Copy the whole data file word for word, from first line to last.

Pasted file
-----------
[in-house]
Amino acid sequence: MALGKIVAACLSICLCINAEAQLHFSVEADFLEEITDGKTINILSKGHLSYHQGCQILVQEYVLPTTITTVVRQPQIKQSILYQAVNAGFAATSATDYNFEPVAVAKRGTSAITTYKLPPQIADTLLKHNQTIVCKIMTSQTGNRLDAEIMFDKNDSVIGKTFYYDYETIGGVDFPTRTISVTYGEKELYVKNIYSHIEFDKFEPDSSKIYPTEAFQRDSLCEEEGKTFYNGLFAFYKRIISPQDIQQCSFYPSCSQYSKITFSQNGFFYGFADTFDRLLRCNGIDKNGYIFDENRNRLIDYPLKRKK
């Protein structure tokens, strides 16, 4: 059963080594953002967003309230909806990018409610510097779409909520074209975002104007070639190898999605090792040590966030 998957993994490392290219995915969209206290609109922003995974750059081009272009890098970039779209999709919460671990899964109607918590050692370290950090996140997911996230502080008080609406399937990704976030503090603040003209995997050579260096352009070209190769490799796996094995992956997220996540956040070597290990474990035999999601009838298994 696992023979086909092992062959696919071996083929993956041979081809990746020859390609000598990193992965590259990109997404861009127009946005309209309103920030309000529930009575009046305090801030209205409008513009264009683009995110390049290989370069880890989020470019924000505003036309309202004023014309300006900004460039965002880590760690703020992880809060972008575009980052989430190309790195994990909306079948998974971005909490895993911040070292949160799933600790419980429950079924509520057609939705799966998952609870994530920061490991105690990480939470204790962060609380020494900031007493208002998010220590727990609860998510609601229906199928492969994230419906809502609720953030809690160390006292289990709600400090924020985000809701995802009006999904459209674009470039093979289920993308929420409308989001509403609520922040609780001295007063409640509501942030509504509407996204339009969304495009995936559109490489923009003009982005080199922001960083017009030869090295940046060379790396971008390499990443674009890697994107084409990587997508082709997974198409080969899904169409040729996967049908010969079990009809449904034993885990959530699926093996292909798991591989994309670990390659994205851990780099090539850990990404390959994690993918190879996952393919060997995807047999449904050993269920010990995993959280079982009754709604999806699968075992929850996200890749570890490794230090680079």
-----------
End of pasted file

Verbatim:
[in-house]
Amino acid sequence: MALGKIVAACLSICLCINAEAQLHFSVEADFLEEITDGKTINILSKGHLSYHQGCQILVQEYVLPTTITTVVRQPQIKQSILYQAVNAGFAATSATDYNFEPVAVAKRGTSAITTYKLPPQIADTLLKHNQTIVCKIMTSQTGNRLDAEIMFDKNDSVIGKTFYYDYETIGGVDFPTRTISVTYGEKELYVKNIYSHIEFDKFEPDSSKIYPTEAFQRDSLCEEEGKTFYNGLFAFYKRIISPQDIQQCSFYPSCSQYSKITFSQNGFFYGFADTFDRLLRCNGIDKNGYIFDENRNRLIDYPLKRKK
């Protein structure tokens, strides 16, 4: 059963080594953002967003309230909806990018409610510097779409909520074209975002104007070639190898999605090792040590966030 998957993994490392290219995915969209206290609109922003995974750059081009272009890098970039779209999709919460671990899964109607918590050692370290950090996140997911996230502080008080609406399937990704976030503090603040003209995997050579260096352009070209190769490799796996094995992956997220996540956040070597290990474990035999999601009838298994 696992023979086909092992062959696919071996083929993956041979081809990746020859390609000598990193992965590259990109997404861009127009946005309209309103920030309000529930009575009046305090801030209205409008513009264009683009995110390049290989370069880890989020470019924000505003036309309202004023014309300006900004460039965002880590760690703020992880809060972008575009980052989430190309790195994990909306079948998974971005909490895993911040070292949160799933600790419980429950079924509520057609939705799966998952609870994530920061490991105690990480939470204790962060609380020494900031007493208002998010220590727990609860998510609601229906199928492969994230419906809502609720953030809690160390006292289990709600400090924020985000809701995802009006999904459209674009470039093979289920993308929420409308989001509403609520922040609780001295007063409640509501942030509504509407996204339009969304495009995936559109490489923009003009982005080199922001960083017009030869090295940046060379790396971008390499990443674009890697994107084409990587997508082709997974198409080969899904169409040729996967049908010969079990009809449904034993885990959530699926093996292909798991591989994309670990390659994205851990780099090539850990990404390959994690993918190879996952393919060997995807047999449904050993269920010990995993959280079982009754709604999806699968075992929850996200890749570890490794230090680079």